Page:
Decodable Books- What are they and why should we use them?

The debate is over. Reading words by attending to all of the letter-sound correspondences is how our brain learns to read efficiently. This is not new science, nor is it a pendulum. This is over 40 years of research. The science tells us that students need to focus on the letter-sound correspondences (word reading) to decode. Students should not use context clues or pictures. Are pictures bad? No, they are a great way to check the decoding and comprehension. But encourage your students to read the WORDS FIRST and then CHECK WITH THE PICTURES if they need.

Thankfully, even balanced literacy proponent, Lucy Calkins agrees. She and her colleagues at Teachers College have embraced some parts of the science of reading and encourage decodable books. Lucy Calkins said in her 2020 Postcards from a Journey: “Decodables help young children solidify their phonics by giving them opportunities to apply the phonics skills they’re learning…We recommend that decodables are part of a student’s reading diet.”

SO WHAT ARE DECODABLE BOOKS?

A decodable book focuses on one new grapheme (sh), spelling pattern (the drop e rule when adding a suffix), or morphological unit (prefix re-). It uses a controlled set of vocabulary with spelling patterns and morphological units that have already been explicitly taught to the student.

A Sample Decodable text for the spelling pattern Vce (Silent e)

WHY DO WE USE DECODABLE BOOKS?

Especially in the earlier stages of literacy instruction, decodable books require students to use their phonic decoding skills instead of guessing. While this reading approach has long been used for students with the Orton Gillingham approach and students with dyslexia, current research tells us that this is the correct reading approach for ALL students!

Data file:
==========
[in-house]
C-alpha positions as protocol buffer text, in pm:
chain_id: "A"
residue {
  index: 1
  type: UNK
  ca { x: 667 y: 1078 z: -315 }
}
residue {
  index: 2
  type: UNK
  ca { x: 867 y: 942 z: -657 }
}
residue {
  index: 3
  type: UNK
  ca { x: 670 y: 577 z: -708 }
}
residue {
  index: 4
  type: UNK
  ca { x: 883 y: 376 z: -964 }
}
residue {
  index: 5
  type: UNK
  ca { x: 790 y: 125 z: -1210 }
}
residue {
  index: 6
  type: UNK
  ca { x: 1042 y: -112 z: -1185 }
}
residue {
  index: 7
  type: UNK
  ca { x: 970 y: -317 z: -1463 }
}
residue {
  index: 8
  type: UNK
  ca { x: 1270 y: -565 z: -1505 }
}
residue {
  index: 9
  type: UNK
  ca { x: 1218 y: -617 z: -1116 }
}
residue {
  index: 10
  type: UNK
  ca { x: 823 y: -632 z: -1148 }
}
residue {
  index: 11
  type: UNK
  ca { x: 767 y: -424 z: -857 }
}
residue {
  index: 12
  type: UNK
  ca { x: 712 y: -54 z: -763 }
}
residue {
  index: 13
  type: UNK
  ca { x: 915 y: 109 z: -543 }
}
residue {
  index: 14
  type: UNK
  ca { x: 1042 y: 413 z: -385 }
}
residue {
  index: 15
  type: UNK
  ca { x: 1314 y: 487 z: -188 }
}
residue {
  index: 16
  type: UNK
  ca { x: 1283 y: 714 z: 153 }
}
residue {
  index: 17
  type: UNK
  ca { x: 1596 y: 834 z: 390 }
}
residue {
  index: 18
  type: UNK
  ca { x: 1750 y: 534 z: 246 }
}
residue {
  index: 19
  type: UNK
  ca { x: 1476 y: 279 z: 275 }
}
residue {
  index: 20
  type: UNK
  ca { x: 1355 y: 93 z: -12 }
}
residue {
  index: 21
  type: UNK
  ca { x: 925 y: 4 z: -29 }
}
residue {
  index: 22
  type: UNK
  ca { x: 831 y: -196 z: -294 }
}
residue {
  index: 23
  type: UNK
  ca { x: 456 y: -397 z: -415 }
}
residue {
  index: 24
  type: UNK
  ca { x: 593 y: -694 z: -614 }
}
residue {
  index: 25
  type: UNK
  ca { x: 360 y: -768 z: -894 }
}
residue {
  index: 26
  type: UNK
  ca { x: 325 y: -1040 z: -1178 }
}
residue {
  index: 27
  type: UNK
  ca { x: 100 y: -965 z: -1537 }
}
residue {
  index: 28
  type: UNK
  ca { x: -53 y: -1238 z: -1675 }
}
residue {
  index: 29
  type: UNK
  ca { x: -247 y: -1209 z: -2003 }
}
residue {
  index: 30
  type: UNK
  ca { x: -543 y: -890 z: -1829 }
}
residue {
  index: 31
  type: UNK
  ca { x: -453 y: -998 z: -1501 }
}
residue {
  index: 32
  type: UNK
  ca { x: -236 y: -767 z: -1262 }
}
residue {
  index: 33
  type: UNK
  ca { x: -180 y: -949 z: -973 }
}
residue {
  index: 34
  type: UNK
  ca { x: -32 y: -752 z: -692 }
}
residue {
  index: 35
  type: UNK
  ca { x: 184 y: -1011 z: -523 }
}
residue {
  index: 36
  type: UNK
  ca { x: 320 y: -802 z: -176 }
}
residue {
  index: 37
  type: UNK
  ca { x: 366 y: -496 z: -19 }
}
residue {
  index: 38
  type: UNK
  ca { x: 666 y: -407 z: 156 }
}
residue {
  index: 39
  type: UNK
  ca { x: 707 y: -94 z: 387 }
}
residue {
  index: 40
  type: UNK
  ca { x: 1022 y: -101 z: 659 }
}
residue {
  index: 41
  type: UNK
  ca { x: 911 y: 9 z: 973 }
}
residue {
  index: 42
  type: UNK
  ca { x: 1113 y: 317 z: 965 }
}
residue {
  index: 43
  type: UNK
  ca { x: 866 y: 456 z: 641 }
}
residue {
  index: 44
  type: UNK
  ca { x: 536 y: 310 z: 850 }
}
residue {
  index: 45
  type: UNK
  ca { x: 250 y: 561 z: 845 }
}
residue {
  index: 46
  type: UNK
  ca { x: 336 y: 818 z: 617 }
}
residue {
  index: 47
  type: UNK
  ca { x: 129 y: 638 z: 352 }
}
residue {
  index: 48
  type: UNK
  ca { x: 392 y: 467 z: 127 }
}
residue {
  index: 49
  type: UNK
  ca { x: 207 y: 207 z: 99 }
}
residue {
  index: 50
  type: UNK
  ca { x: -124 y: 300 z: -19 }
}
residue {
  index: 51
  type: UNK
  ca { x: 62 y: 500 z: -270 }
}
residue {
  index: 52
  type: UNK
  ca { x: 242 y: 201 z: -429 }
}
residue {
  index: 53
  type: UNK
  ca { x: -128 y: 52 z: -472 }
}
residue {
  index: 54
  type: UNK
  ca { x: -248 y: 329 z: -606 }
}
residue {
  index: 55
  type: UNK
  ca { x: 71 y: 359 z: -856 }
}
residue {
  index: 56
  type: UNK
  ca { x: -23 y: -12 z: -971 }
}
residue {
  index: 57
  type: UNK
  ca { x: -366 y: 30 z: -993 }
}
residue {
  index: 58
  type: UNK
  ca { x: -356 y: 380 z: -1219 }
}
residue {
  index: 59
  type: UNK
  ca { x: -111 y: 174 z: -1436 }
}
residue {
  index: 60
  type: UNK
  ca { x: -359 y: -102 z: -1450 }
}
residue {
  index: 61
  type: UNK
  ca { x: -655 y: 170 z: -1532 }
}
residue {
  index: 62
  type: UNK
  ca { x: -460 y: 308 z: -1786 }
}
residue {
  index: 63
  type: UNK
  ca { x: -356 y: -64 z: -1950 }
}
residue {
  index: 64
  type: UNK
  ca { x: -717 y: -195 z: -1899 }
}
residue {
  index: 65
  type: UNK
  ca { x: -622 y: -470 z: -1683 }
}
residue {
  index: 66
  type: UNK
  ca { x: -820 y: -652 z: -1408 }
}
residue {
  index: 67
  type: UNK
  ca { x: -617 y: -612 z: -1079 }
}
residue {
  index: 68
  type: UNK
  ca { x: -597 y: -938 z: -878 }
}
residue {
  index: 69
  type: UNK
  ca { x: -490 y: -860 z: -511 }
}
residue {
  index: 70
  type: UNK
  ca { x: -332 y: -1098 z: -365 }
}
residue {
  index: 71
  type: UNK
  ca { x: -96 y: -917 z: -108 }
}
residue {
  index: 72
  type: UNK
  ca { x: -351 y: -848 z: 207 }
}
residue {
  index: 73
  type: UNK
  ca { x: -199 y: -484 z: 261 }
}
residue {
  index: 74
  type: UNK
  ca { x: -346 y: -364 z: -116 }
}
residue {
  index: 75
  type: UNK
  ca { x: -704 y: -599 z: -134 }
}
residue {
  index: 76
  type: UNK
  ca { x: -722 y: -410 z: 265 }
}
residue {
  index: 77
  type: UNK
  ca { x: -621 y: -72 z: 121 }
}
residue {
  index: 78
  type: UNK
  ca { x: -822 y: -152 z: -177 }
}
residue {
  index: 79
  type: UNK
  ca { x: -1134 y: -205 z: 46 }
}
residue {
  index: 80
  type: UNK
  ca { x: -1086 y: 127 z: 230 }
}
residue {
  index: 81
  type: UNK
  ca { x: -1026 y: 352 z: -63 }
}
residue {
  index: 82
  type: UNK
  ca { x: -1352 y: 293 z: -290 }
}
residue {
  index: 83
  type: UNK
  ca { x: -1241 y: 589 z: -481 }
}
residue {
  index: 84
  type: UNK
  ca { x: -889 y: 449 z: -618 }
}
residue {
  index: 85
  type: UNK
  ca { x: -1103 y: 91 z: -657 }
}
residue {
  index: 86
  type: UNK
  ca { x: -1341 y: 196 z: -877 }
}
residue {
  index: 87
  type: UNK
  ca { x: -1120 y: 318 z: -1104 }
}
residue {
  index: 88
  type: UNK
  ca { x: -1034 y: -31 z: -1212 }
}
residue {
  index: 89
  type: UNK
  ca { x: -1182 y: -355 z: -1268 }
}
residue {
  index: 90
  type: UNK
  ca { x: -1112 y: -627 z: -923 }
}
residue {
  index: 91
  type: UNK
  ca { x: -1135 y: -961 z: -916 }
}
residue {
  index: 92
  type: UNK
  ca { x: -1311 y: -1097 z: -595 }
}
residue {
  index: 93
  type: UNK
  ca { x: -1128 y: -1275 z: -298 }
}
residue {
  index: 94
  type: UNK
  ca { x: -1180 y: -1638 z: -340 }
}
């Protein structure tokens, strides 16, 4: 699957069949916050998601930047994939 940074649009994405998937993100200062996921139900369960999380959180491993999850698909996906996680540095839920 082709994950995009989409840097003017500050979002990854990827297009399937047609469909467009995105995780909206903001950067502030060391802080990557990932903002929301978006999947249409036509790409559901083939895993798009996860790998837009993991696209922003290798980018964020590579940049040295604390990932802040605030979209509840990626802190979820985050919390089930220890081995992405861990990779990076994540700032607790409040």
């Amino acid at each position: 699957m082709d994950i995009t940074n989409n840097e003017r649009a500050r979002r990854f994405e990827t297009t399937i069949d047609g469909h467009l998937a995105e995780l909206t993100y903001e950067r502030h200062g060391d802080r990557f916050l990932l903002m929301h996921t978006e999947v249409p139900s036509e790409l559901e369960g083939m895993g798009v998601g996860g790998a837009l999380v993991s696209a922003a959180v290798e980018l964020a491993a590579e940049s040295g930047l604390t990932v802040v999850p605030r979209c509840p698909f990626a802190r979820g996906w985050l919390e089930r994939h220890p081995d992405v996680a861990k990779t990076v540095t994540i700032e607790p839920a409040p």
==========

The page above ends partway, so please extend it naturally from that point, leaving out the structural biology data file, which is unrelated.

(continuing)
We TEACH reading in different ways; they LEARN to read proficiently in only one way. Teaching is what we do- learning is what their brains do.

— Dr. David Kilpatrick

Reading decodable texts helps lead to orthographic mapping. Orthographic mapping is the long-term, efficient way that readers seemingly read “by sight.” But in fact, proficient readers do not use their visual memory at all for reading those words “by sight.” Instead, orthographic mapping builds the relationship between letters and sounds to bond the spellings and pronunciations of words in the most efficient manner. Once a word is correctly orthographically mapped, the reader does not have to laboriously decode it each time he encounters the word. Instead, the word becomes permanently stored (“mapped”) as sight words for future, instant recall. This improves fluency and allows the brain to focus its energy on comprehending the text…the ultimate goal of reading!

Beginning Blends Decodable by Orton Gillingham Mama- Teachershttps://www.teacherspayteachers.com/Product/Reading-Comprehension-Phonics-Decodable-Passages-w-Questions-Level-1-Orton-3070185 Pay Teachers

WHAT IS THE DIFFERENCE BETWEEN A DECODABLE BOOK AND A LEVELED BOOK?

Both types of books improve fluency, comprehension, and vocabulary. At some point both types should be a part of a reader’s personal library. While a decodable book focuses on one phonic/spelling pattern, leveled books combine many phonetic patterns, sight words, and vocabulary. As the word knowledge, vocabulary, and sentence structure increase in difficulty, the level of the book increases. Depending on the difficulty of these components, publishers “level” the text accordingly. Some companies use letters A-Z and some use numbers to level, but they all increase in text difficulty. Leveled reading texts use the terms Independent, Instructional, and Frustration levels to assess a student’s reading ability within a level.

Teachers use leveled readers most effectively when used as part of a guided reading lesson and close teacher monitoring of student progress. For most students, the use of leveled readers is appropriate after the students have mastered many of the decodable reading strategies for orthographic mapping. Some may ask, “Why we should wait to use leveled readers when they are so engaging?” If we push too many skills at one time in a text, we encourage the student to guess at words. We don’t want them to use memorization, pictures, or context clues to read. We want them to use all of the letters from left to right to attack each word.